Russia’s Choice
From the July 30, 2012, issue of NR

(Roman Genn)


Now, however, the authorities are beginning to resort to force.

On May 6, protesters en route to a lawful demonstration in Bolotny Square in central Moscow were stopped by a wall of heavily armed riot police. When the pressure of the crowd pushed the marchers against police lines, the police attacked with batons, and some demonstrators responded by throwing stones. In the resulting brawl, scores of demonstrators were beaten and 600 persons were detained. Twelve are now under arrest, and two others have been ordered not to travel.

On June 11, searches were carried out at the homes of opposition leaders, including Navalny, Yashin, Udaltsov, and Nemtsov. Their computers and flash drives were confiscated without being inventoried, which means they can now be doctored.

Putin has changed the law to include stiff fines for participating in unsanctioned rallies. The top fine was increased by a factor of 150, to 300,000 rubles ($9,200). An average monthly salary in Russia is 24,000 rubles ($740). At the same time, the monthly Sovershenno Sekretno reports, Putin has issued orders to investigate businessmen who have donated money to the opposition. They reportedly can expect tax audits and further investigations in the near future.

Putin almost certainly hopes that the challenge he faces can be contained, but attempts to suppress the demonstrations are likely to be ineffective. After twelve years of de facto one-man rule (including Medvedev’s term as president), Putin’s aspiration to rule for life is leading to political crisis, economic collapse, and the rise of nationalistic extremism, raising questions about whether the regime can survive.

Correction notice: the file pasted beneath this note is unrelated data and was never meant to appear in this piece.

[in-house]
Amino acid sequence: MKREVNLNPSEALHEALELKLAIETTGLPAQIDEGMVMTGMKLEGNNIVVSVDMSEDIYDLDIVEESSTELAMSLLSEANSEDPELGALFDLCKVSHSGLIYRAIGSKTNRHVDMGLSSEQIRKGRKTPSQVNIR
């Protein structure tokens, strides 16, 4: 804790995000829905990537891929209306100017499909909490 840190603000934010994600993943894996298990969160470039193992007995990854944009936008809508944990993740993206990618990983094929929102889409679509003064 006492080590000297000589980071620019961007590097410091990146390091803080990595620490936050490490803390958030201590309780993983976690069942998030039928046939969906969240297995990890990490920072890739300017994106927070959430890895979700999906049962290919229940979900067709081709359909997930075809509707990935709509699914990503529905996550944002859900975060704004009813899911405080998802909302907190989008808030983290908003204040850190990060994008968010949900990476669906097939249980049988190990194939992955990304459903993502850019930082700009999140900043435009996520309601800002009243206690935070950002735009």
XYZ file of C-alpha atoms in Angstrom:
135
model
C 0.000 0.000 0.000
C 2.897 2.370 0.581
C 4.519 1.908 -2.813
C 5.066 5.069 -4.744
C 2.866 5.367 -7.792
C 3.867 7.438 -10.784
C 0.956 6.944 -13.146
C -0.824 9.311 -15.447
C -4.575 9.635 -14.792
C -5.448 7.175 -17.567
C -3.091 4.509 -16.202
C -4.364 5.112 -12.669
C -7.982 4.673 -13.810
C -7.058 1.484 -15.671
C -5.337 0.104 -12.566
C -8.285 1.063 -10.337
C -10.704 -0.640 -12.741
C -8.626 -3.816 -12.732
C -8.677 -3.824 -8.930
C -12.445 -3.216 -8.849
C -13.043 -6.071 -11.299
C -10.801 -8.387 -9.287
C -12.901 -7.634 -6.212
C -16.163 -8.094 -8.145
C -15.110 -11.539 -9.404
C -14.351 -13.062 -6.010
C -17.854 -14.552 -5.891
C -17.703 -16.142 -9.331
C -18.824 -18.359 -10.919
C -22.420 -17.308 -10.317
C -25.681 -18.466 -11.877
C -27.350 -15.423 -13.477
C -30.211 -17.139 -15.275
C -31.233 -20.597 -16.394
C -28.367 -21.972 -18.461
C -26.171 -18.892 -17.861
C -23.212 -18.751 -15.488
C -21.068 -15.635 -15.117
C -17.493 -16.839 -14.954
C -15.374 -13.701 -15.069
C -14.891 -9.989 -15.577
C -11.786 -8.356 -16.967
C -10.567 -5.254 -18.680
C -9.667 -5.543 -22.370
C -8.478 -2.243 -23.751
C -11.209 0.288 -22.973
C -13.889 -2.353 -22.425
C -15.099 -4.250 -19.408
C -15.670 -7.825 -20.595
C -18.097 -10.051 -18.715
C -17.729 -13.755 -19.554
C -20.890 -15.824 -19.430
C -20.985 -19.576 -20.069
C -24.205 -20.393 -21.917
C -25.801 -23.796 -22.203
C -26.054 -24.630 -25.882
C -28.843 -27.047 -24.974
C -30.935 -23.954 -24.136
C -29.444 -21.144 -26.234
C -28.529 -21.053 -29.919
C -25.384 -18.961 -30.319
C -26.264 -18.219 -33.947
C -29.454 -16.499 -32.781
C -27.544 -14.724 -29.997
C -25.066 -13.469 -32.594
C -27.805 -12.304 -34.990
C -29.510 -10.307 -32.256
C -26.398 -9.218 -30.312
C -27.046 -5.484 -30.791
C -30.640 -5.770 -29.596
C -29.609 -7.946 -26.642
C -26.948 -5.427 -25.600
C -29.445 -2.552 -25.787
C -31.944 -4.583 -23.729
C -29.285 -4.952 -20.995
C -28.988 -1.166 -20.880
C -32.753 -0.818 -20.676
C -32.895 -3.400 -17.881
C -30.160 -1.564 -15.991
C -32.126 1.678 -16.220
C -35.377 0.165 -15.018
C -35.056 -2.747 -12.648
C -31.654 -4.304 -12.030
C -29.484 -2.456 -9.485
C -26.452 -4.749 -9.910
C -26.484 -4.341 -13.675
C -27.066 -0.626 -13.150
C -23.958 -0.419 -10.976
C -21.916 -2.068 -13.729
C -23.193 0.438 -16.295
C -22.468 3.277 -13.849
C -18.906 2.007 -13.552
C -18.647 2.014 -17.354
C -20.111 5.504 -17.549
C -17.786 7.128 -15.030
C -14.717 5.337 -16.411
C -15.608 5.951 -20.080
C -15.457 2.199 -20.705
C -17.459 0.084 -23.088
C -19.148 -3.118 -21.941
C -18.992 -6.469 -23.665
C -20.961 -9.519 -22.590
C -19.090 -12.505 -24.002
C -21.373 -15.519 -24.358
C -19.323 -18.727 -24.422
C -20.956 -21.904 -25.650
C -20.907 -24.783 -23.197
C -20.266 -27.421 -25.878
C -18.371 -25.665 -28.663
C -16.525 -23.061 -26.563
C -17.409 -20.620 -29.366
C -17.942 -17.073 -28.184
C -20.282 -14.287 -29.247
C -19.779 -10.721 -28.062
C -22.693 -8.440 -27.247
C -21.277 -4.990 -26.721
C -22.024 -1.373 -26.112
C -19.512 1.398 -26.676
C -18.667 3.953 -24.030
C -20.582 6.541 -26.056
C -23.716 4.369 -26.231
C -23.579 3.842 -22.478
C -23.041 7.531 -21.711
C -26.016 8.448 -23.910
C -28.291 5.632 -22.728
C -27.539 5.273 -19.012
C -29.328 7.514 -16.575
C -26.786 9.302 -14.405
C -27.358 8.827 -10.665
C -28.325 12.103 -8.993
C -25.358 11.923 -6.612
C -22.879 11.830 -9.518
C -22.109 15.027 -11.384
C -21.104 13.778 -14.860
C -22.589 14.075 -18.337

The political crisis is the result of the regime’s steady loss of legitimacy. Officially, Putin received 63.8 percent of the vote for president. A count carried out by Golos, a vote-monitoring organization, showed the true figure to be 50.75 percent. But even without falsification, the election was a sham. Potential challengers were eliminated in advance. The state bureaucracy was put at the disposal of the Putin campaign, and Putin monopolized television. The result is that the population does not take the results of the election seriously.

In an attempt to defuse the first mass protests, Medvedev introduced a number of reforms, but they were quickly emasculated. The most important of them is the direct election of governors. To run, however, a candidate must collect signatures from 5 to 10 percent of regional legislators, which, in jurisdictions where the parliaments are dominated by the pro-Kremlin United Russia party, is a serious obstacle for candidates of other parties. Medvedev also replaced many governors at the last minute. This means that for the next four or five years many regions, including some of the most independent-minded, will not hold elections for governors. In the end, only four governors out of 83 will be elected in the first gubernatorial elections, on October 14.

A new law gives legal status to opposition parties. But electoral coalitions are prohibited, so the new parties will not be able to create a unified opposition. On April 17, Medvedev signed a decree establishing Public Television of Russia, which was supposed to be independent of government control. The director general, however, will be appointed by Putin.